The United States suffers from an asymmetry of interests. Afghanistan is more important to Pakistan than it is to America. Efforts to change Pakistan’s calculus with incentives have failed repeatedly. Pressing for sweeping changes in Pakistani security policy is unlikely to yield results even if the United States suddenly got much tougher. Any increase in the use of coercion would need to account for the ways in which Pakistan could retaliate. It still provides ground and air access for U.S. and NATO forces in Afghanistan and limited, but important counterterrorism cooperation in terms of intelligence sharing. There is less of a need for access than when the United States had tens of thousands of troops in Afghanistan, but it is unclear how long the United States could maintain resupply, and retrograde if this access were removed entirely.

Pakistani leaders believe they need the United States less than in the recent past thanks to Beijing’s promised investment of over $60 billion for the China-Pakistan Economic Corridor and provision of weapons systems. Analysts, including me, have recommended various measures to promote shifts in Pakistani behavior. But there are no magic bullets for solving the vexing problems related to working with Pakistan or getting it to stop providing support to the Taliban and Haqqani Network.

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America abandoned Afghanistan after Soviet forces completed their withdrawal in 1989. The Taliban swept to power the following decade and provided numerous terrorist groups, including al-Qaeda, with safe haven. This understandably has made U.S. leaders gun-shy about turning their backs on Afghanistan a second time. However, in doing so they have made many other mistakes along the way. The issue before the administration now is how to move forward. Well before the Syrian civil war erupted and became the problem from hell, Afghanistan was already a Gordian knot of violence. Any strategy to untangle that knot will be multifaceted. But it must be based on a sound understanding of the fundamentals. Thus, any review that considers sending more troops must include a clear-eyed assessment of the interests at stake, the objectives these forces are intended to achieve and the probability of achieving them given the long-standing challenges in the region.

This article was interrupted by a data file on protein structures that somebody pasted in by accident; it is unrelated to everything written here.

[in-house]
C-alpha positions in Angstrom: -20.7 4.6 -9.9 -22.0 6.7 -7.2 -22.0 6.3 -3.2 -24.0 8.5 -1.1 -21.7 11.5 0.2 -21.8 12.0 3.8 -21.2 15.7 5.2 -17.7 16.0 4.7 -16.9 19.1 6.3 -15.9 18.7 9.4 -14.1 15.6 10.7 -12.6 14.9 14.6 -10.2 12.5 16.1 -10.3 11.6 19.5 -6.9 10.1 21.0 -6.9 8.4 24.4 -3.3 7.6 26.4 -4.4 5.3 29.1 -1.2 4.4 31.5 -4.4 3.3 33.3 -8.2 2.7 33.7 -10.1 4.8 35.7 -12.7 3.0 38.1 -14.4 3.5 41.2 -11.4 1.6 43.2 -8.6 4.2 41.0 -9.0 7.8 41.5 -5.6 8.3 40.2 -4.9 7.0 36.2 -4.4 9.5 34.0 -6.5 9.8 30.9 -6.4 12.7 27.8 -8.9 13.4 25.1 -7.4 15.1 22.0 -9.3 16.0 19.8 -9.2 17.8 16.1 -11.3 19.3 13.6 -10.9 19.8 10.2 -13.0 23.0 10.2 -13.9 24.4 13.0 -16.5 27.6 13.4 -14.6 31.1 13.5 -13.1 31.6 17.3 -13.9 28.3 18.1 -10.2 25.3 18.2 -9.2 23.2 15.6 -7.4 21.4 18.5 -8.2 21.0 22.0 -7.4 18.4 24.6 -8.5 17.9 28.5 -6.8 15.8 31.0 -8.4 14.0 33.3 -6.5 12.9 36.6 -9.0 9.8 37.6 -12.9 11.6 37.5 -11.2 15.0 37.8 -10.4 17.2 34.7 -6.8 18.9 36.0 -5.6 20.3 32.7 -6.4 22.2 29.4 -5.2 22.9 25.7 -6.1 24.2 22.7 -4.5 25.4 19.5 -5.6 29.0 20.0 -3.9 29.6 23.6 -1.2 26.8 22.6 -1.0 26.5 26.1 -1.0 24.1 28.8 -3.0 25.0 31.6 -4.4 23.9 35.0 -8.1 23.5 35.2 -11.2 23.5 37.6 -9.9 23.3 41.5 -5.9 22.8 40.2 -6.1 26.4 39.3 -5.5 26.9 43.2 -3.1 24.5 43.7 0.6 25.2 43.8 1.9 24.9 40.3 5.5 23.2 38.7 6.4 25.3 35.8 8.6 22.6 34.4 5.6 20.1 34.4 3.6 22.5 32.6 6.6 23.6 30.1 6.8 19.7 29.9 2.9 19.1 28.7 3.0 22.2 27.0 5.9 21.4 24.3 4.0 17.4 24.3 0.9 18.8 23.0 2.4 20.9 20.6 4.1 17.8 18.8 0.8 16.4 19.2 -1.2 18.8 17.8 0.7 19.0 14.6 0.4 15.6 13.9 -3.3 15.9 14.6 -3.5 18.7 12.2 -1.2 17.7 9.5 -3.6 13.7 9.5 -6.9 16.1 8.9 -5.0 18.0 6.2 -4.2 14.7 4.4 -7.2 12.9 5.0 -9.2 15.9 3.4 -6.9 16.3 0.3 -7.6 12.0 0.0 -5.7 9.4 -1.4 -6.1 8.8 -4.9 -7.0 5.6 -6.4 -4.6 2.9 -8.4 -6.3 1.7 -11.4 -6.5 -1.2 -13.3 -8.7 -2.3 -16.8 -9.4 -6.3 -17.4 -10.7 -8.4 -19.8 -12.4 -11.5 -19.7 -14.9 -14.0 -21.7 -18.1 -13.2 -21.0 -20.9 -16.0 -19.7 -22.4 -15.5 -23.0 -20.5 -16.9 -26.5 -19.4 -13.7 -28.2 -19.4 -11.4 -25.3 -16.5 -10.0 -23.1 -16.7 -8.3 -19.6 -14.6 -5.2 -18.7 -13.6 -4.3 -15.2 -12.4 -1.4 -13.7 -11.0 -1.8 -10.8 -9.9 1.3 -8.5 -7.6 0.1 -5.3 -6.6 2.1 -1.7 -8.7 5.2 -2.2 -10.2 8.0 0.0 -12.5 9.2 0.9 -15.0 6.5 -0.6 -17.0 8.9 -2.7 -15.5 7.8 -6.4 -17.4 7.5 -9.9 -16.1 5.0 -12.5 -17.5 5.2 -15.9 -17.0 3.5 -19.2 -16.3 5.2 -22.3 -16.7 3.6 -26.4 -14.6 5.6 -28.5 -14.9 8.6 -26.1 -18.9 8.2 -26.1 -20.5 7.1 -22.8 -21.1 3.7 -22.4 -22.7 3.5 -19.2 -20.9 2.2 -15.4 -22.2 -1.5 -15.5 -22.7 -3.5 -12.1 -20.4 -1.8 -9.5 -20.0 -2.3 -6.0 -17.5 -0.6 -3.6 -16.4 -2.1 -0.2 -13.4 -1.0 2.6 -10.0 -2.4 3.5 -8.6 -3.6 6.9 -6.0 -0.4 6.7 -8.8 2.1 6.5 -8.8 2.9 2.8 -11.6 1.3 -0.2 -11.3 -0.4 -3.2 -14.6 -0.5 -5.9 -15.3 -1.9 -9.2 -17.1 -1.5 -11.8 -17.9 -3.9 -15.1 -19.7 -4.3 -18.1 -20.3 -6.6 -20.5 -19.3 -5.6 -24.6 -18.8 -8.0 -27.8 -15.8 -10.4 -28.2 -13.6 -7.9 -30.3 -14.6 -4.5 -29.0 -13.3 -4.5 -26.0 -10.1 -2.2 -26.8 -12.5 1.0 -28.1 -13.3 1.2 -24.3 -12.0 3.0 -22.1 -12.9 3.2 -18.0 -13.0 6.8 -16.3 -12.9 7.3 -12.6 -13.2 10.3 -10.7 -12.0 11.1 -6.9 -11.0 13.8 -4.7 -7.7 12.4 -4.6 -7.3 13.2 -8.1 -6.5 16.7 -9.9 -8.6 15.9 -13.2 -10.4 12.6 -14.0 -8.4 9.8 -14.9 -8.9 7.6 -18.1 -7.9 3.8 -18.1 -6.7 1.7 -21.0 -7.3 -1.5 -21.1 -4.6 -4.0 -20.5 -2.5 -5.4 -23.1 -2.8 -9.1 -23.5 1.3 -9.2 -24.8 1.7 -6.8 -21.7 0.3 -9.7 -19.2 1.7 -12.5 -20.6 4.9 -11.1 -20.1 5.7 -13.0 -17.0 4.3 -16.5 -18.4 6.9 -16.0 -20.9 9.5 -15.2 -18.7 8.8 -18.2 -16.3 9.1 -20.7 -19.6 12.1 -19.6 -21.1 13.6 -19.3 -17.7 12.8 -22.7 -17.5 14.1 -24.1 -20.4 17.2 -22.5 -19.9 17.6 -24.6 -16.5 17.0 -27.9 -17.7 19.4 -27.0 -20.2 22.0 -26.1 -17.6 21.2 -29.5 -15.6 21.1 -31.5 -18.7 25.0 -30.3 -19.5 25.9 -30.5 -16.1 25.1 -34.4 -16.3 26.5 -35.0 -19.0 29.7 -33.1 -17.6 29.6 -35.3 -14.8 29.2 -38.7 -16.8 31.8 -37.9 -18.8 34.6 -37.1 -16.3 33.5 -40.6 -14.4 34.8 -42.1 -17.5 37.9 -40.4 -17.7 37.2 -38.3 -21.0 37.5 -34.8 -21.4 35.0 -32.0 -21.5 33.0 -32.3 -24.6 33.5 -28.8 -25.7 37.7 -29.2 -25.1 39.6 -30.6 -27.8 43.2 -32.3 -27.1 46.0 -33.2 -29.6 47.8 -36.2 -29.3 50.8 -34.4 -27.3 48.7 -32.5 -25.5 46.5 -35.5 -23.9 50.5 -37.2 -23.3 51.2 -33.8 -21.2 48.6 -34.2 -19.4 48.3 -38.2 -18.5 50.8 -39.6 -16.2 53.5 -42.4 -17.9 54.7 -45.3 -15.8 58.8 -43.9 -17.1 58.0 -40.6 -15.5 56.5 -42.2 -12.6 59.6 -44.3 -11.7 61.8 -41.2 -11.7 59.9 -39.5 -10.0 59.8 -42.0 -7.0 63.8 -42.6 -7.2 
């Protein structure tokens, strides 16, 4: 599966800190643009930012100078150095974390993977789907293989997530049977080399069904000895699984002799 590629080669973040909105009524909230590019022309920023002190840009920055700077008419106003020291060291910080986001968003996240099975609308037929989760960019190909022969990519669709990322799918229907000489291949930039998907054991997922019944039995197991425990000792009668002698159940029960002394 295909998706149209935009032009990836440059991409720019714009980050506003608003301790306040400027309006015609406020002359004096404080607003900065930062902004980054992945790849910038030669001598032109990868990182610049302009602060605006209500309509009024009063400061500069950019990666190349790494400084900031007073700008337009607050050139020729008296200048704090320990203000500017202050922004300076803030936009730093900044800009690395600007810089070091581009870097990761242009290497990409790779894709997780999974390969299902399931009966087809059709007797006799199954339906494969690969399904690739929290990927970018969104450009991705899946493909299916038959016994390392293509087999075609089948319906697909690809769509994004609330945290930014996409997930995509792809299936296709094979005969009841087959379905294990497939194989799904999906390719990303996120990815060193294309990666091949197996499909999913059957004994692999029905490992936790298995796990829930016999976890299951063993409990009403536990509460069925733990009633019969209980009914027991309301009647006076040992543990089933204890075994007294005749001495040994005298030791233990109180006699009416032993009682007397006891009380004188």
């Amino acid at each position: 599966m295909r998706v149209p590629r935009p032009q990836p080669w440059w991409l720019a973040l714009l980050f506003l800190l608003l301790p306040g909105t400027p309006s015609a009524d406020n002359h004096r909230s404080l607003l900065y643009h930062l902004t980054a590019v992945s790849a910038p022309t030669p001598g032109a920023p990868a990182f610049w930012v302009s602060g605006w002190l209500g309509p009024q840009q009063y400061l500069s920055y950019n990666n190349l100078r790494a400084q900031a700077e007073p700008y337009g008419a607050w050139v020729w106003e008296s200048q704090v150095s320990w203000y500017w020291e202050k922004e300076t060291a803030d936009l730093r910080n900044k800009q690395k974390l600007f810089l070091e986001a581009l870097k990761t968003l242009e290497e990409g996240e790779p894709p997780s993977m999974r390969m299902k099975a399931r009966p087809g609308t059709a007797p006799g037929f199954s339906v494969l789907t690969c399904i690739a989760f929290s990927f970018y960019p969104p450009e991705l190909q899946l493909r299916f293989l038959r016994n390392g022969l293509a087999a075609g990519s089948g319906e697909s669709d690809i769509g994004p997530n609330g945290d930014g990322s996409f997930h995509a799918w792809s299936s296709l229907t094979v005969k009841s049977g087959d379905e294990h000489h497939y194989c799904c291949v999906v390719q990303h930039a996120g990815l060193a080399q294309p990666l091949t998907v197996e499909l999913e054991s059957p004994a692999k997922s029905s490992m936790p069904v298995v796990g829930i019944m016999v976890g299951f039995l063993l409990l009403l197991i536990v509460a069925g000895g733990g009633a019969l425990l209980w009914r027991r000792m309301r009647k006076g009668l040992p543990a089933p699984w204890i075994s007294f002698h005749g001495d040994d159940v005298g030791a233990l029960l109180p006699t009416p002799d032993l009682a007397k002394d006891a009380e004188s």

Stephen Tankel is an assistant professor at American University and an adjunct senior fellow at the Center for a New American Security. He previously served as a senior advisor for Asian and Pacific Security Affairs at the Department of Defense. You can follow him on Twitter at @StephenTankel or interact with him directly in the War Hall

Image: U.S. Air Force photo by Staff Sgt. Matthew B. Fredericks